In a world transitioning into a post-COVID-19 atmosphere, the greater sense of community has become increasingly important, especially as we move back into a space of local and global connectedness. Community is defined as a feeling of fellowship with others, as a result of sharing common attitudes, interests, and goals, but beyond that, it means so much more to so many. Community speaks to the core of social homeostasis within various social sectors in society. Community is the embodiment of helping thy neighbor. It is the reason why we support people we share experiences with without validating them first; we do it because they belong to our community.
The most important thing to consider, though, is the following question: what does community mean to you?
When I ask myself this question, the first word that comes to my mind is “support.” The support of others helped me through the past year as I tried to navigate the world during COVID. Like the rest of the world, I felt the pressure of finances, employment, sociability, and mental health, and it felt so crippling. Along with that, the Black Lives Matter movement and the politics that followed it made the perfect equation for someone to feel alone. Rewinding time, and looking at the past year of my life, I sit and think to myself: How did I weather the storm? How did I, a young gay AND Black person, weather the storm of amplified oppression, financial instability, and a world unknown to all? The answer is: with the help of my community.
Be That Person
Day in and day out, they made sure that I was okay. Beyond being okay, they made sure I maintained sustainability as a fully functioning adult. Whether it was helping me apply for new job opportunities or calling me about auditioning for a podcast, I never felt like I didn’t have a community behind me, pushing me to do my best in life. Their support during all of it also helped with my mental health. Feeling loved helped me dodge depression and pushed me into new avenues and opportunities. Grateful is an understatement to describe how I feel about what they have done for me.
But this is a two-way street. I continue to try to provide the same resources, love, and support for those in my community. I want to be that person for somebody in the same way somebody was that person for me. We often become too autonomous in our lives and live in our own lane, forgetting that there are people out there who feel alone or without support. Taking a few seconds to lift up the person next to you will only do the same for you in your life.
Focus on the Common Good
My community is what brought me onto this great podcast, The Gayly Dose. Bennett, my now co-host, called me and asked me to audition for the podcast. That short call changed my life in ways words cannot describe. In my current role as co-host and creative director, I have been given the chance to express myself in ways I never dreamed possible. For the first time in my life, I feel like I now have the platform to amplify my passions, my values, and my experiences without having to sacrifice the most honest parts of myself.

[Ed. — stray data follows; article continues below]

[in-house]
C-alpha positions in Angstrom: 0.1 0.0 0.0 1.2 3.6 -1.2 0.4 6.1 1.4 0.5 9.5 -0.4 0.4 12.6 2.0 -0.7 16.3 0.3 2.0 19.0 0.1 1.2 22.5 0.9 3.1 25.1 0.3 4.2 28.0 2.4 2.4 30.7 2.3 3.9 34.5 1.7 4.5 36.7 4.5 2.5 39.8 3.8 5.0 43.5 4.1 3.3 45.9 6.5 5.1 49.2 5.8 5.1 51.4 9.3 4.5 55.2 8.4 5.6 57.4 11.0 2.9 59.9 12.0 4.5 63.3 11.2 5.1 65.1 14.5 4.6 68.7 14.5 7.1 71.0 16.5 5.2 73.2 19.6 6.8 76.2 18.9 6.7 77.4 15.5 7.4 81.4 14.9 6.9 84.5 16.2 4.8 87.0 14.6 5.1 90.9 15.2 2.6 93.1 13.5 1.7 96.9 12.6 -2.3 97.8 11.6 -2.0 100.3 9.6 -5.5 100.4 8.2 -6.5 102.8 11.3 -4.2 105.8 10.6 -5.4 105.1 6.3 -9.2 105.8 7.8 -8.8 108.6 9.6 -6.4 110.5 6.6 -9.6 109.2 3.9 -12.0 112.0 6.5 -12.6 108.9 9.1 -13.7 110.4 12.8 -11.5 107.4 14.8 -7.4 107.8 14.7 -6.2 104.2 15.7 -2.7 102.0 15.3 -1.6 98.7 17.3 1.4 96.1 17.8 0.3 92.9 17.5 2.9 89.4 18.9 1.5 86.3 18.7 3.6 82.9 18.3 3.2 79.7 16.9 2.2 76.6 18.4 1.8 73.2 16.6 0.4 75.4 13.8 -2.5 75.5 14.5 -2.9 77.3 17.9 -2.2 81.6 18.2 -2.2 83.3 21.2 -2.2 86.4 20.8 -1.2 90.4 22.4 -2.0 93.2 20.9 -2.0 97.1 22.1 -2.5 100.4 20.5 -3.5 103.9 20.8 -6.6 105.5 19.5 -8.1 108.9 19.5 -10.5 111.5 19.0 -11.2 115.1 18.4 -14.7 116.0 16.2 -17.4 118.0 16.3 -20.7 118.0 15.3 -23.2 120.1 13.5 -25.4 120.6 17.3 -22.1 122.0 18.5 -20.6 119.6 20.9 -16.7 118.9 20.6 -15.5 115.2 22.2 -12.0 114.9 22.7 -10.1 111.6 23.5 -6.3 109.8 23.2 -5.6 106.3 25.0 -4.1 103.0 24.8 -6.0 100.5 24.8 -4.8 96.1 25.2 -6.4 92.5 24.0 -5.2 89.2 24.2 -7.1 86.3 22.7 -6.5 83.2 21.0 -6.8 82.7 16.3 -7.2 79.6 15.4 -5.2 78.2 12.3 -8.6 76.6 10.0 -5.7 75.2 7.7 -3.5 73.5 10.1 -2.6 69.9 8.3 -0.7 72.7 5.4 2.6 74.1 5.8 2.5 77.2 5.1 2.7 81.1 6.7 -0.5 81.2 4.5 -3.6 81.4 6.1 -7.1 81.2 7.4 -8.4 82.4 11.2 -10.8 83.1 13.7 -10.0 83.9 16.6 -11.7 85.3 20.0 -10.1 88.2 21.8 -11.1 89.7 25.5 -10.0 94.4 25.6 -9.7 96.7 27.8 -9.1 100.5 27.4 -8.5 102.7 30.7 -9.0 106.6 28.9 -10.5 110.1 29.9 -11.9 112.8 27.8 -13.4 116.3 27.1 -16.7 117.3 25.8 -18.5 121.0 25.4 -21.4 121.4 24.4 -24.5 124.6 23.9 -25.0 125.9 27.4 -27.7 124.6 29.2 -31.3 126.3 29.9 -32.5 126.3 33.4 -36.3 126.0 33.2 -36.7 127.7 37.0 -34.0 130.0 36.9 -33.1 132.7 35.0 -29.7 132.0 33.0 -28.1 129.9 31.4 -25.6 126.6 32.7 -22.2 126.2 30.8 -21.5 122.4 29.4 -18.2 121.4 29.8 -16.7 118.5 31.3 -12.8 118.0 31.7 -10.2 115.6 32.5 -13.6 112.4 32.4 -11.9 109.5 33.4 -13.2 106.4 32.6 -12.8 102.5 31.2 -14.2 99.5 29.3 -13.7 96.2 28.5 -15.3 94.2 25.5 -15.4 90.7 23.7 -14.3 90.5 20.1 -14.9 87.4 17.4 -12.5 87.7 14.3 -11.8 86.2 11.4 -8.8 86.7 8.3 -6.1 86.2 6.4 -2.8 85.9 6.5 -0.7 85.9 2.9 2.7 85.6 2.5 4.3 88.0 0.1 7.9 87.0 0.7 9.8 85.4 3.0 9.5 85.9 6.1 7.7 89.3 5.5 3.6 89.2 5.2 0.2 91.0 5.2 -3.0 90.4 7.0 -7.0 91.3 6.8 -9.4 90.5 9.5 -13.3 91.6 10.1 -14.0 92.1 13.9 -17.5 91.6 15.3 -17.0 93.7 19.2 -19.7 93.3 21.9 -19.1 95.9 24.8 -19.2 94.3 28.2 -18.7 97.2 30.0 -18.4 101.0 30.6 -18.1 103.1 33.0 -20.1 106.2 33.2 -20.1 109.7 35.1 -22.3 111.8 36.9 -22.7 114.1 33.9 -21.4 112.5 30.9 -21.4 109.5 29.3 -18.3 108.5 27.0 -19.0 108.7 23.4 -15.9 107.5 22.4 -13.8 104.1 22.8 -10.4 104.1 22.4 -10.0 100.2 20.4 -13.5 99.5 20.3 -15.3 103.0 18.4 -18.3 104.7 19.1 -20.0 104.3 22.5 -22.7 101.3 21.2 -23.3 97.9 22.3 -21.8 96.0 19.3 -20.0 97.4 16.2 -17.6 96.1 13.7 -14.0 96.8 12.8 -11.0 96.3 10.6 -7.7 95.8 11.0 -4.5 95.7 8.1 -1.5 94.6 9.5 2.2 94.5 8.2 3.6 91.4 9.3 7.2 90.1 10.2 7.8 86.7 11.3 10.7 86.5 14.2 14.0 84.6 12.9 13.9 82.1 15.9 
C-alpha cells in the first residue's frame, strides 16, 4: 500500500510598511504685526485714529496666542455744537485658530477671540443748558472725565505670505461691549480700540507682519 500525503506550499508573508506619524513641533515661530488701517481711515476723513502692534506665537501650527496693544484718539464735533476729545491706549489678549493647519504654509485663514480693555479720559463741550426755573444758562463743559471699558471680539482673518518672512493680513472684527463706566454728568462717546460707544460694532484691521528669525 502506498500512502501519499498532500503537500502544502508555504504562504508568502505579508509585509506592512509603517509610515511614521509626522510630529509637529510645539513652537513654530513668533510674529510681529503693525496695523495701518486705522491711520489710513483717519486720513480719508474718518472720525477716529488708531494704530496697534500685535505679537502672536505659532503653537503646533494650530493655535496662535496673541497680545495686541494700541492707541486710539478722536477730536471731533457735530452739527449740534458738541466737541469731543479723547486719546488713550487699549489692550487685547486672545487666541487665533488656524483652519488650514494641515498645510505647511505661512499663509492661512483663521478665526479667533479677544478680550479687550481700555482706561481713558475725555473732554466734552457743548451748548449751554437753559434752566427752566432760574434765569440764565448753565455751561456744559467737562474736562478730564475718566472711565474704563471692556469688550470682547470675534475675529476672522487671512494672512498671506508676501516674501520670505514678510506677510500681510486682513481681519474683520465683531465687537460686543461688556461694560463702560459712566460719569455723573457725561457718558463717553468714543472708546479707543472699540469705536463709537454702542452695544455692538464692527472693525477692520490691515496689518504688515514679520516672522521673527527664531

Speaking about race, religion, real estate and everything in between has not only been therapeutic but has enlarged my sense of civic responsibility. As Elizabeth Larson-Keagy wrote in the Journal for Civic Commitment, civic responsibility means active participation in the public life of a community in an informed, committed, and constructive manner, with a focus on the common good.
The gay community is one that has come a long way, even in the past year. We charge on to fight not only for our rights, but for the rights of all queer people in all places. We have been through so much, and through our struggles, we now have the chance to celebrate the world we have helped create. Whether it be in the gayborhood, with your closest friends at home, or online in gay social spheres, now more than ever have the chance to unite as community and move mountains for each other. Community is so important, and without it, who knows what the last year would have looked like.
Instead of living in the unknown, let’s move forward into a space where the sense of community uplifts us all. A space where all of us can live our best queer lives.
Dante is the Creative Director and Co-Host of The Gayly Dose, an Atlanta based podcast hosted by an all-gay cast. Unique in its mission and follow-on format, weekly episodes are known for their real conversations about things that matter to the community and their listeners. Purposefully candid and brutally honest, the cast speaks on a range of topics including monogamy, body issues, coming out, dating apps and growing up gay in the church. Listen at thegaylydose.com.